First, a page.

|The new album
Speakeasy is about to be released. Compared to the other albums, I think you moved further
away from your hardcore roots. How would you describe the music on Speakeasy?
As you point out in your review, we aren't
trying to re-write our past albums. This album is different mainly because we added
another guitar player, and with him came another perspective in writing. As far as
hard-core roots, that really isn't anything that we have tried hard to associate ourselves
with. Yes, we write heavy music, but we are also interested in melody and harmony more
than we have been in the past. We are like a lot of bands in that we want to write music
that pleases us and lines up with our tastes. That will inevitably leave fans of one phase
of your career looking elsewhere to find that sound, but it also opens doors to fans that
wouldn't have listened to you in the past. The music on speakeasy is more melodic and more
harmonic than our past albums, but we all feel this is the natural third album for our
band. We want to look forward in our music, and we think we have done this on Speakeasy.
As you said you added another
guitar-player. Interestingly, guitarist Jeff Bellew left the band. As I understood it, he
left the band because he got married. Was that something the band knew all along or was it
a sudden decision?
We felt it was coming for a
while, but it was something that we never discussed until he was ready to leave. I
wouldn't say he left the band simply because he got married, but I'm sure it was part of
How then did you, as a band,
receive his departure? It's maybe a big word to say it was an abrupt departure, because it
was something that was not discussed, but I can imagine that it left the band behind with
some hard feelings as you shared so much together in the past. So, how did you, as a band,
At first, to me it felt like my brother came up
to me and said he didn't want to be in my family anymore. But after thinking about how the
band functioned over the previous year, it was obvious to me that his heart wasn't in it.
The mood of the band lightened considerably after he left, because we were back to being
focused on where were going again. We remain friends with Jeff.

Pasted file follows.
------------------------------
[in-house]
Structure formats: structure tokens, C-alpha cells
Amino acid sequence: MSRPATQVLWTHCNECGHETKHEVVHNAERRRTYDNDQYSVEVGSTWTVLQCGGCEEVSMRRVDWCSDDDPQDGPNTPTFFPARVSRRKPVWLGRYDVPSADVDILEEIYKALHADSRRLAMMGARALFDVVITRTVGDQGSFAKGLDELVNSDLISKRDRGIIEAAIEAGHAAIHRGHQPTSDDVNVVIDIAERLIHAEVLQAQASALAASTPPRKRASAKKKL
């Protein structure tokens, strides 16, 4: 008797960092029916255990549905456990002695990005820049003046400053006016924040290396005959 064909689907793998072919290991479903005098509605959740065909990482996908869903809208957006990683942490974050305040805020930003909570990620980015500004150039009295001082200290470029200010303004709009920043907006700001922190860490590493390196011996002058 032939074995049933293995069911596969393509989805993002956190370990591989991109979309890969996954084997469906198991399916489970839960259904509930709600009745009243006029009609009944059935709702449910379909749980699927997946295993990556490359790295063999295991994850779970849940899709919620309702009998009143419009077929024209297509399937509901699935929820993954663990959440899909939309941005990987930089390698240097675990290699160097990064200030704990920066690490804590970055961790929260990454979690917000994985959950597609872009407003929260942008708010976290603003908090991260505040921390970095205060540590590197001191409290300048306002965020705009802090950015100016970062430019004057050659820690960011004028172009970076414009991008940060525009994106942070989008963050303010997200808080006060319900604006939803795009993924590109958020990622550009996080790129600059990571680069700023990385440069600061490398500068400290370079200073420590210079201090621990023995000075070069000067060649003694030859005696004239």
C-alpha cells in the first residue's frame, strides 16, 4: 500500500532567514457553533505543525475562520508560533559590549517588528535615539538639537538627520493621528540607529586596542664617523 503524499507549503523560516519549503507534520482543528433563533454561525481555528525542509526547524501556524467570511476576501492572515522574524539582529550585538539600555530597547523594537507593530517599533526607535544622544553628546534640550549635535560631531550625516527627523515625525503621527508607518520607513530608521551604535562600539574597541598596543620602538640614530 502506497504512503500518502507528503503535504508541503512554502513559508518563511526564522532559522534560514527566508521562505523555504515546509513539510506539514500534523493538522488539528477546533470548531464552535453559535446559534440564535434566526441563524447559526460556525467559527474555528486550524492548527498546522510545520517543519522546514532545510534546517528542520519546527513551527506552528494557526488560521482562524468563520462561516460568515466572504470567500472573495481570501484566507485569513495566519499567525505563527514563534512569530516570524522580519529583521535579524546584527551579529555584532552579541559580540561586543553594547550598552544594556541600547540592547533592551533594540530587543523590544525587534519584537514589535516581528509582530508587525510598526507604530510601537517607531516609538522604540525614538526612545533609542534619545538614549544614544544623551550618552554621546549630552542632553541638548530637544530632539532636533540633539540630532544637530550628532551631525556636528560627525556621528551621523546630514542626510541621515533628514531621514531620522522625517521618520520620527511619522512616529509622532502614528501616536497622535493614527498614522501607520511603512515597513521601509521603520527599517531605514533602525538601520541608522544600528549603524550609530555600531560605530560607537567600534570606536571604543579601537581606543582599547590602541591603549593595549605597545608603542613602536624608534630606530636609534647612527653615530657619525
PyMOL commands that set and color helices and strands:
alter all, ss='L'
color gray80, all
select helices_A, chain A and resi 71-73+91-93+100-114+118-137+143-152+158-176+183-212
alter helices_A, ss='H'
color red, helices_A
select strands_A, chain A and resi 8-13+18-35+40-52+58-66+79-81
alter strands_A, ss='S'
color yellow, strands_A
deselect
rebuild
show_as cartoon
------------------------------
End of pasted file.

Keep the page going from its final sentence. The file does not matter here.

I read on the Stavesacre website
that he's replaced by Neil Samoy. Can you tell more about him and his place within the
Neil used to play for a band
called Stairwell, that was signed to a small label here in California. He fits our group
very well, and we are looking forward to writing songs with him. He is an excellent
musician and he's fun to be around, which is important to us. We have to enjoy each
other's company for long periods of time when we tour, so it was important that his
personality fits with ours.
One comment of Mark Salomon is:
"Doing Stavesacre has felt like a war, but it's a war that we've made it
through." How do you feel about playing in the band?
Being in a band requires a lot of
patience and commitment. Things are never easy from a business point of view, people
always disappoint you, and your band has to be equally focused on getting through the
rough times. Doing this album was very difficult due to circumstances beyond our control
that had absolutely nothing to do with music. I think Mark may have been referring to the
album when he said that. But we are all great friends, and I love being in this band.
But to call it a war is quite
something. What circumstances do you mean?
Our album took over seven months
from start to finish. We usually take four to five weeks. Many factors beyond our control
made it impossible to work faster. It felt like those things were actually trying to kill
our band. Our producer was ill the entire time, we were bumped from the studio numerous
times, and it was impossible for us to take our masters and go elsewhere because of the
format we were recording in.
In late Summer of this year you
did a tour with Puller with thirty dates I think. How was that?
Fun. Puller is a great band, and
we have toured with them several times in the past. We played with another cool band
called Denison Mars, and a great band called Train Dodge. We played mostly small, dirty
clubs. It was very rock and roll.
During a tour there are always
many things happening both good and bad. Can you share with us a funny anecdote?
Our van blew its engine in
Colorado back in September, and it is still there today! Do any of you know how to fix a
Ford Club Wagon?
Last question. For the rest of
the year I saw only one concert posted on the website. I also read that you want to
continue a busy schedule of touring. So, what can we expect of Stavesacre?
We will be touring in
January/February with Project 86 here in the states. We just licensed our album to Day Glo
Records in Stockholm, so I imagine that we will be touring in Europe again in the spring
or summer. We intend to work very hard to support this album, because it has been
such a labor of love, and we are all very proud of it. Anyone interested in dates for the
band can contact our agency at www.davdon.com for
information. We would love to come and visit you in your town!